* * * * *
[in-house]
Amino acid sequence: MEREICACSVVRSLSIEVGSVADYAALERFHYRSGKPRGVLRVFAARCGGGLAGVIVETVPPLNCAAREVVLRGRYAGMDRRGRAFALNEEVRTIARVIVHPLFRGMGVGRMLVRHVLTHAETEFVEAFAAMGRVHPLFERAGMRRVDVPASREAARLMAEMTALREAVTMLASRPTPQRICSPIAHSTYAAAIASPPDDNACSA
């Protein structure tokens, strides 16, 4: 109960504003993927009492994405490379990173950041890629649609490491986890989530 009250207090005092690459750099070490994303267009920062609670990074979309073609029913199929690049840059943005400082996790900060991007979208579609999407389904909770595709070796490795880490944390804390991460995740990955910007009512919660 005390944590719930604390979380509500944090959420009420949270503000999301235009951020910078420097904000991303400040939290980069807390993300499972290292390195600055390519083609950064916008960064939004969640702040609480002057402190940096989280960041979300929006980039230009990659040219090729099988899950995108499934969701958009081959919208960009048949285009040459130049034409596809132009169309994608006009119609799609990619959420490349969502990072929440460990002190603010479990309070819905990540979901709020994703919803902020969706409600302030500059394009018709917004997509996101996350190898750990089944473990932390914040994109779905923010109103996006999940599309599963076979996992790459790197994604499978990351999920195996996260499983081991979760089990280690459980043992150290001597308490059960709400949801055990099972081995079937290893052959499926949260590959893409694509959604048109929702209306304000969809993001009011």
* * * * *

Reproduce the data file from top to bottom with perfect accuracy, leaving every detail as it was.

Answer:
[in-house]
Amino acid sequence: MEREICACSVVRSLSIEVGSVADYAALERFHYRSGKPRGVLRVFAARCGGGLAGVIVETVPPLNCAAREVVLRGRYAGMDRRGRAFALNEEVRTIARVIVHPLFRGMGVGRMLVRHVLTHAETEFVEAFAAMGRVHPLFERAGMRRVDVPASREAARLMAEMTALREAVTMLASRPTPQRICSPIAHSTYAAAIASPPDDNACSA
């Protein structure tokens, strides 16, 4: 109960504003993927009492994405490379990173950041890629649609490491986890989530 009250207090005092690459750099070490994303267009920062609670990074979309073609029913199929690049840059943005400082996790900060991007979208579609999407389904909770595709070796490795880490944390804390991460995740990955910007009512919660 005390944590719930604390979380509500944090959420009420949270503000999301235009951020910078420097904000991303400040939290980069807390993300499972290292390195600055390519083609950064916008960064939004969640702040609480002057402190940096989280960041979300929006980039230009990659040219090729099988899950995108499934969701958009081959919208960009048949285009040459130049034409596809132009169309994608006009119609799609990619959420490349969502990072929440460990002190603010479990309070819905990540979901709020994703919803902020969706409600302030500059394009018709917004997509996101996350190898750990089944473990932390914040994109779905923010109103996006999940599309599963076979996992790459790197994604499978990351999920195996996260499983081991979760089990280690459980043992150290001597308490059960709400949801055990099972081995079937290893052959499926949260590959893409694509959604048109929702209306304000969809993001009011």